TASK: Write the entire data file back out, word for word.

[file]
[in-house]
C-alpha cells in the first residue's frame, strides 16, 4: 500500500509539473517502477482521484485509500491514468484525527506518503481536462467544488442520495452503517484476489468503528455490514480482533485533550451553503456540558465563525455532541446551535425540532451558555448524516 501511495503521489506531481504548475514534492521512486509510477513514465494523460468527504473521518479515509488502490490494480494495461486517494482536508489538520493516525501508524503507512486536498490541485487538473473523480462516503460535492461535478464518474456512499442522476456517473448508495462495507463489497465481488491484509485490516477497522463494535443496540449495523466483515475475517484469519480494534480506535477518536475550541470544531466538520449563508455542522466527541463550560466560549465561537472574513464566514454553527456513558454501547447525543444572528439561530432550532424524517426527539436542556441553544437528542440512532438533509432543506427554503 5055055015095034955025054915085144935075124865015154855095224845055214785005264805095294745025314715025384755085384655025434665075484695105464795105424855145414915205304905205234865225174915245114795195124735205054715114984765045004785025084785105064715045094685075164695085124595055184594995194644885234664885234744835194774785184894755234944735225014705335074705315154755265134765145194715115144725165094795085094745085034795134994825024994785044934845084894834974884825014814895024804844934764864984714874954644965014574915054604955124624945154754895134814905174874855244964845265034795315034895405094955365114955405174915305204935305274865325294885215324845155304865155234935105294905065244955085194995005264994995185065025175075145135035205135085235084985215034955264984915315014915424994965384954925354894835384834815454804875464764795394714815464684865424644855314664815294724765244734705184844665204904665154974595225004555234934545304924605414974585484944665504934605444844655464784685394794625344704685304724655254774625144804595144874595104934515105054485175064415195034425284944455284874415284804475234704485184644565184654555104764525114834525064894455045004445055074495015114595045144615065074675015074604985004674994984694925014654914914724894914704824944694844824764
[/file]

[in-house]
C-alpha cells in the first residue's frame, strides 16, 4: 500500500509539473517502477482521484485509500491514468484525527506518503481536462467544488442520495452503517484476489468503528455490514480482533485533550451553503456540558465563525455532541446551535425540532451558555448524516 501511495503521489506531481504548475514534492521512486509510477513514465494523460468527504473521518479515509488502490490494480494495461486517494482536508489538520493516525501508524503507512486536498490541485487538473473523480462516503460535492461535478464518474456512499442522476456517473448508495462495507463489497465481488491484509485490516477497522463494535443496540449495523466483515475475517484469519480494534480506535477518536475550541470544531466538520449563508455542522466527541463550560466560549465561537472574513464566514454553527456513558454501547447525543444572528439561530432550532424524517426527539436542556441553544437528542440512532438533509432543506427554503 5055055015095034955025054915085144935075124865015154855095224845055214785005264805095294745025314715025384755085384655025434665075484695105464795105424855145414915205304905205234865225174915245114795195124735205054715114984765045004785025084785105064715045094685075164695085124595055184594995194644885234664885234744835194774785184894755234944735225014705335074705315154755265134765145194715115144725165094795085094745085034795134994825024994785044934845084894834974884825014814895024804844934764864984714874954644965014574915054604955124624945154754895134814905174874855244964845265034795315034895405094955365114955405174915305204935305274865325294885215324845155304865155234935105294905065244955085194995005264994995185065025175075145135035205135085235084985215034955264984915315014915424994965384954925354894835384834815454804875464764795394714815464684865424644855314664815294724765244734705184844665204904665154974595225004555234934545304924605414974585484944665504934605444844655464784685394794625344704685304724655254774625144804595144874595104934515105054485175064415195034425284944455284874415284804475234704485184644565184654555104764525114834525064894455045004445055074495015114595045144615065074675015074604985004674994984694925014654914914724894914704824944694844824764